Khairat and his co-authors said public outreach targeting the undereducated should address the shot’s safety and effectiveness and include statistics on the percentage of people within their local community who have received the inoculation. Vaccine promotion efforts should incorporate discussion of a path back to normalcy through herd immunity — information, they said, best delivered by a trusted, locally recognized figure.
More than 10 percent of American adults ages 25 and older had not earned their high school diploma as of 2017, according to the American Council on Education. Another 29 percent graduated high school but did not further their education.
Anthony DiMaggio, associate professor of political science at Lehigh University, said his recent analysis shows that age is the strongest predictor of vaccination rates — but that education also plays a major role.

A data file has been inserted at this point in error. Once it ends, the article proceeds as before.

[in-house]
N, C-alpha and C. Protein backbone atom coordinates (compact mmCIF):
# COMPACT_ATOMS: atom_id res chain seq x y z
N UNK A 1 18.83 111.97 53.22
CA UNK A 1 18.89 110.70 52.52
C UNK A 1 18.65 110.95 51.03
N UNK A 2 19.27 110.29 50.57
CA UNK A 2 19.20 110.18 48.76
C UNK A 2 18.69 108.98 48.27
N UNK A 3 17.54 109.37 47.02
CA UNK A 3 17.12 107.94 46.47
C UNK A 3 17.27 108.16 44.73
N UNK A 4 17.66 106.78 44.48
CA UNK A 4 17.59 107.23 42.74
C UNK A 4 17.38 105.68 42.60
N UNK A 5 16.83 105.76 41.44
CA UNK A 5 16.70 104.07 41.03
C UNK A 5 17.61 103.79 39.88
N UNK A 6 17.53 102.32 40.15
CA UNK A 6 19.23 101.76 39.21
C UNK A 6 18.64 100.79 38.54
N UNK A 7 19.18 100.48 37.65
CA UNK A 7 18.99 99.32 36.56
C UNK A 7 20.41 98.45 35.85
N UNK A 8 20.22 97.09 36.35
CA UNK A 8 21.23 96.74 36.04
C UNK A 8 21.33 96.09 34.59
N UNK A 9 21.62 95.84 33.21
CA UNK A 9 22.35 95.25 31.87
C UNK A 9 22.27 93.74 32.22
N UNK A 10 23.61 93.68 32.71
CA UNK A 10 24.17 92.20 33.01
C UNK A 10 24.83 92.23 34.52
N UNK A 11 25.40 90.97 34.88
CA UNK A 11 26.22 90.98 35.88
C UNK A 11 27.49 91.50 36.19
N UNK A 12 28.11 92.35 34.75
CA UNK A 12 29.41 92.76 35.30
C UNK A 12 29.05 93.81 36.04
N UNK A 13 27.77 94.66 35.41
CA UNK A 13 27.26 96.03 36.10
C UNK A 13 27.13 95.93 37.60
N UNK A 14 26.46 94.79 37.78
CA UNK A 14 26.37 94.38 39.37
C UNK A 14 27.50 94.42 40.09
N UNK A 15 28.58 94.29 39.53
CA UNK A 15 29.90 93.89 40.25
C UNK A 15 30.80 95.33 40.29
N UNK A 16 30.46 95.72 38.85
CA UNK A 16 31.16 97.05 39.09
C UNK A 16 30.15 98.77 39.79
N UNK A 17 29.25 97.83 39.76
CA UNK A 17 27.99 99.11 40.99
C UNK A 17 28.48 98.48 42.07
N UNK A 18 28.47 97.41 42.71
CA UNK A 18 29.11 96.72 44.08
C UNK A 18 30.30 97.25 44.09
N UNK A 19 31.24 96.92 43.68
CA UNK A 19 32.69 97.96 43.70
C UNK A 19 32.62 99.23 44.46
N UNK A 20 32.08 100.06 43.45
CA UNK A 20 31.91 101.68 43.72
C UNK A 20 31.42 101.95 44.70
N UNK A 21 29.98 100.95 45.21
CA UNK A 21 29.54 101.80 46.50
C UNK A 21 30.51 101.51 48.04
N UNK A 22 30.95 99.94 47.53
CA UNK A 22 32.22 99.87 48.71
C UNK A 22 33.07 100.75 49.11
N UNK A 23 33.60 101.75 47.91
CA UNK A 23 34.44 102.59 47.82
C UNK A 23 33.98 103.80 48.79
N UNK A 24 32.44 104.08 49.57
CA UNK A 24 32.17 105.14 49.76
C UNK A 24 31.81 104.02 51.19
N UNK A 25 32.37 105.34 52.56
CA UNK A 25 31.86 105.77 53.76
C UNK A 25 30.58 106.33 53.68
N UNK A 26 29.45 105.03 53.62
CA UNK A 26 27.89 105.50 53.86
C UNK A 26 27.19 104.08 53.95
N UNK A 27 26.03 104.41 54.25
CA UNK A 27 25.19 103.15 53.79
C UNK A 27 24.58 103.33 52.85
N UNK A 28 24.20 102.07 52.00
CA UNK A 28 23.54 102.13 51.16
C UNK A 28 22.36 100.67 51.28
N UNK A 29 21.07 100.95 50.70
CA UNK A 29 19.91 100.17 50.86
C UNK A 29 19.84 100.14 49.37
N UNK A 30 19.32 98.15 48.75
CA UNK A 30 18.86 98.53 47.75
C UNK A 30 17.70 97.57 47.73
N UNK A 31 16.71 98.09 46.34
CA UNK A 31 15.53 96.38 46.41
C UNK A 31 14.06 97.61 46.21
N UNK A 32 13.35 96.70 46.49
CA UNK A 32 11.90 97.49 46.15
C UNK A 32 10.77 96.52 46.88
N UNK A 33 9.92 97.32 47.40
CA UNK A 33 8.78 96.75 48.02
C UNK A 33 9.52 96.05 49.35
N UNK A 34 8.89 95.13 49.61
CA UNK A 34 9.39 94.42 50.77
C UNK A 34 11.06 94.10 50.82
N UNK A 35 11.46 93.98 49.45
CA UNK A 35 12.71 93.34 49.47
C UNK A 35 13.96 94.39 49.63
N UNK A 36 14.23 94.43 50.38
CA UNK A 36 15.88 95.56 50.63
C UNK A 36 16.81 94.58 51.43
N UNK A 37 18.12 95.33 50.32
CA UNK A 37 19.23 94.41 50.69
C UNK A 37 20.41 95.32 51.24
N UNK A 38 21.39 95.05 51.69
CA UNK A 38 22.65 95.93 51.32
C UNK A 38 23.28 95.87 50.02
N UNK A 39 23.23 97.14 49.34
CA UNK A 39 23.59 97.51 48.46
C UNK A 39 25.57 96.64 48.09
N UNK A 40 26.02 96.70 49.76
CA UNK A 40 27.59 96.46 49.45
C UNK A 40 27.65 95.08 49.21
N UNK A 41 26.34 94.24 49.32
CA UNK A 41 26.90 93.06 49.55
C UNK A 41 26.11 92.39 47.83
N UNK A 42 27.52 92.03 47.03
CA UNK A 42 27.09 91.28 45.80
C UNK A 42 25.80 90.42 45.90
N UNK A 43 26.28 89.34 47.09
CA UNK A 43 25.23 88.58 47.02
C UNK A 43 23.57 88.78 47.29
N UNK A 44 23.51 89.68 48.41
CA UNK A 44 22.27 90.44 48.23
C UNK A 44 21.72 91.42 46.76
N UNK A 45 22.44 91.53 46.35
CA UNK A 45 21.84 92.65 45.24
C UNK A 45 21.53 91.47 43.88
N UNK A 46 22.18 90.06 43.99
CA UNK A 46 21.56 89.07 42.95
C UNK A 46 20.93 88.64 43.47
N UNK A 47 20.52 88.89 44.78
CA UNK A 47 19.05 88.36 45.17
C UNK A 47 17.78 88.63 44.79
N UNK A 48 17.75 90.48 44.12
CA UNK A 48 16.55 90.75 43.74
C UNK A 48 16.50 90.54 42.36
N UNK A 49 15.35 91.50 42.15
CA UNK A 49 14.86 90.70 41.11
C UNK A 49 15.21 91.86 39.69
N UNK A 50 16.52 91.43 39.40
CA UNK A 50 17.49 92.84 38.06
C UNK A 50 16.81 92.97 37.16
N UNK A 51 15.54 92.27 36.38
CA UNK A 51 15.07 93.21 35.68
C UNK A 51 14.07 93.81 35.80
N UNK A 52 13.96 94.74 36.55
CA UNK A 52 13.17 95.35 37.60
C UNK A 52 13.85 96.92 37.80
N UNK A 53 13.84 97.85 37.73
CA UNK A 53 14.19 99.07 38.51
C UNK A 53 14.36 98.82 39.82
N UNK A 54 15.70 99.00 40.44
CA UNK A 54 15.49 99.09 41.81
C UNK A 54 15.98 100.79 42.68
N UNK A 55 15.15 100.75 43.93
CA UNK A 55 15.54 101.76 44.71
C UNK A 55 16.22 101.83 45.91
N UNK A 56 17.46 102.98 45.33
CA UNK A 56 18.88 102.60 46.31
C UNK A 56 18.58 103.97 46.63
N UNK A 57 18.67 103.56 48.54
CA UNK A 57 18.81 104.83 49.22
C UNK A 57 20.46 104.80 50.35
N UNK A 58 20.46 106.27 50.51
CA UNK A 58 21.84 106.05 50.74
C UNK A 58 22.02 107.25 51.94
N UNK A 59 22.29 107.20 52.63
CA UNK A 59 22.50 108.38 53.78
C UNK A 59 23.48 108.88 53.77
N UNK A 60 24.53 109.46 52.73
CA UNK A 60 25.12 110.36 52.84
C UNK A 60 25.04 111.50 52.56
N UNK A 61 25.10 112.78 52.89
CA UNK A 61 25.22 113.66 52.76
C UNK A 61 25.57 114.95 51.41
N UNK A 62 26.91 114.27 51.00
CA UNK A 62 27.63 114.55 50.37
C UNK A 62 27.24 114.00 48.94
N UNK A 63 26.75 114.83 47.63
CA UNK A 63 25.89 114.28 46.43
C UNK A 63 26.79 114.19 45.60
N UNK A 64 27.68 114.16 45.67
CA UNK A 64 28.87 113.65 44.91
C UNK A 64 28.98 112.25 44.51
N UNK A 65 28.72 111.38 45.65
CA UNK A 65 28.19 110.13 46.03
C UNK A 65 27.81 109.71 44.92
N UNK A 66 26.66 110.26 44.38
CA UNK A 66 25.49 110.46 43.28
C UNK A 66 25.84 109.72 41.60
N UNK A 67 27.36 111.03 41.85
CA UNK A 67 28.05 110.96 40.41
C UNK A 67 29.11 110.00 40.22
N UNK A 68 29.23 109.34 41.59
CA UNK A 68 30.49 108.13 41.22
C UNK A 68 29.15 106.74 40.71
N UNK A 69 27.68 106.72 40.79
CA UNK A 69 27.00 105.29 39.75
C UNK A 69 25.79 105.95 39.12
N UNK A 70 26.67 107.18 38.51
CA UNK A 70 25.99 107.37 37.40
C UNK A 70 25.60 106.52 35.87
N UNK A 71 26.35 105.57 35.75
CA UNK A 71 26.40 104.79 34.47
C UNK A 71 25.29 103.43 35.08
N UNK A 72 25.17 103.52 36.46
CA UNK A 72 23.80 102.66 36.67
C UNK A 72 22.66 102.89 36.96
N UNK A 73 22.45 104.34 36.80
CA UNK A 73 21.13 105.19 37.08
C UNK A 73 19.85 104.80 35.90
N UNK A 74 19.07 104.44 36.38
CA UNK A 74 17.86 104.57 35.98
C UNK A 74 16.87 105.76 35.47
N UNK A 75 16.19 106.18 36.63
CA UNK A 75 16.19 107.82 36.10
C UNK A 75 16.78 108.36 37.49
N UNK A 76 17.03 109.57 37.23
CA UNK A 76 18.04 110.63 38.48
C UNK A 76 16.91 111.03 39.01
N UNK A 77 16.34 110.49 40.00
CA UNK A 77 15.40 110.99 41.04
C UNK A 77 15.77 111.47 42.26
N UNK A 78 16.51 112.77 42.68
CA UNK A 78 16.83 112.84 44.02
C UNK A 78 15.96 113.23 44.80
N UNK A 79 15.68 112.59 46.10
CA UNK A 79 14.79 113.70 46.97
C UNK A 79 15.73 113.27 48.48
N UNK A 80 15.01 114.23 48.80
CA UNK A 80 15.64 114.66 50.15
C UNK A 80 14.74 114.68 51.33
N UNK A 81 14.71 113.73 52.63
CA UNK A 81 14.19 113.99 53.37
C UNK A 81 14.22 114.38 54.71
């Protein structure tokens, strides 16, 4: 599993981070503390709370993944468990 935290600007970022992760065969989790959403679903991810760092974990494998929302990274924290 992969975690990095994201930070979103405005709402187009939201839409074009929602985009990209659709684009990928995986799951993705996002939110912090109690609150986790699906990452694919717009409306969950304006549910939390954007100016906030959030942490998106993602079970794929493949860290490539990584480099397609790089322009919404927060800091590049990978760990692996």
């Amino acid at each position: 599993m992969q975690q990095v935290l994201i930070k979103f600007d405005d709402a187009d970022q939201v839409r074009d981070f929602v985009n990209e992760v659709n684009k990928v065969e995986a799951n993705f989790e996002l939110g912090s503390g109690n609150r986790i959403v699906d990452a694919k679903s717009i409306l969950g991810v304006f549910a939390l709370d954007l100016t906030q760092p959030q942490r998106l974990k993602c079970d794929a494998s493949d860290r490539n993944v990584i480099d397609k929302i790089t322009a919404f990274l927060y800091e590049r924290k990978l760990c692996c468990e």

“What is not in question is that both factors are significant in accounting for whether people are vaccinated or not, with less educated Americans and those under 60 being less likely to have gotten at least two shots by mid-2021,” he said.
John A. Romley, associate professor at the University of Southern California, helped conduct a similar vaccination rate study earlier this year. He and his colleagues discovered that U.S. counties that scored high on both hesitancy and “social vulnerability” were “especially likely” to have lower COVID-19 vaccination rates than the rest of the nation.
Romley and his team have more recently begun to focus on children. Preliminary results from their latest efforts show socioeconomic disadvantage plays a larger role in vaccination rates for kids than it does for adults.